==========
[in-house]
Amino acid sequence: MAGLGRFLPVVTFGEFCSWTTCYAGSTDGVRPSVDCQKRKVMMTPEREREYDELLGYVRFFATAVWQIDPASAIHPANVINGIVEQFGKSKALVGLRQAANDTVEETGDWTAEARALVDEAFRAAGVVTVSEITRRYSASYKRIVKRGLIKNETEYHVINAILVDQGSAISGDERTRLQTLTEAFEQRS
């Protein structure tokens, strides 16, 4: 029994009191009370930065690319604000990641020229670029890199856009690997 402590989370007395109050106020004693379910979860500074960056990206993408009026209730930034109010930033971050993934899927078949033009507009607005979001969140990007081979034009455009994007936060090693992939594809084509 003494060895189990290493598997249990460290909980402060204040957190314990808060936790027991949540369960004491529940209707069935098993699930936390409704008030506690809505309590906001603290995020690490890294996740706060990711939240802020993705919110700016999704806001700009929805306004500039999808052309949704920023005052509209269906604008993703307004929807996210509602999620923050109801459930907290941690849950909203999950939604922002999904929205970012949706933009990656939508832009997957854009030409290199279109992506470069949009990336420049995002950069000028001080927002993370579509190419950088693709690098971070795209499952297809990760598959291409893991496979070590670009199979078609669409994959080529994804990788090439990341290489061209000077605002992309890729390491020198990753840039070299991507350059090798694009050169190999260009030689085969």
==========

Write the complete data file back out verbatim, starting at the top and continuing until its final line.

[in-house]
Amino acid sequence: MAGLGRFLPVVTFGEFCSWTTCYAGSTDGVRPSVDCQKRKVMMTPEREREYDELLGYVRFFATAVWQIDPASAIHPANVINGIVEQFGKSKALVGLRQAANDTVEETGDWTAEARALVDEAFRAAGVVTVSEITRRYSASYKRIVKRGLIKNETEYHVINAILVDQGSAISGDERTRLQTLTEAFEQRS
């Protein structure tokens, strides 16, 4: 029994009191009370930065690319604000990641020229670029890199856009690997 402590989370007395109050106020004693379910979860500074960056990206993408009026209730930034109010930033971050993934899927078949033009507009607005979001969140990007081979034009455009994007936060090693992939594809084509 003494060895189990290493598997249990460290909980402060204040957190314990808060936790027991949540369960004491529940209707069935098993699930936390409704008030506690809505309590906001603290995020690490890294996740706060990711939240802020993705919110700016999704806001700009929805306004500039999808052309949704920023005052509209269906604008993703307004929807996210509602999620923050109801459930907290941690849950909203999950939604922002999904929205970012949706933009990656939508832009997957854009030409290199279109992506470069949009990336420049995002950069000028001080927002993370579509190419950088693709690098971070795209499952297809990760598959291409893991496979070590670009199979078609669409994959080529994804990788090439990341290489061209000077605002992309890729390491020198990753840039070299991507350059090798694009050169190999260009030689085969």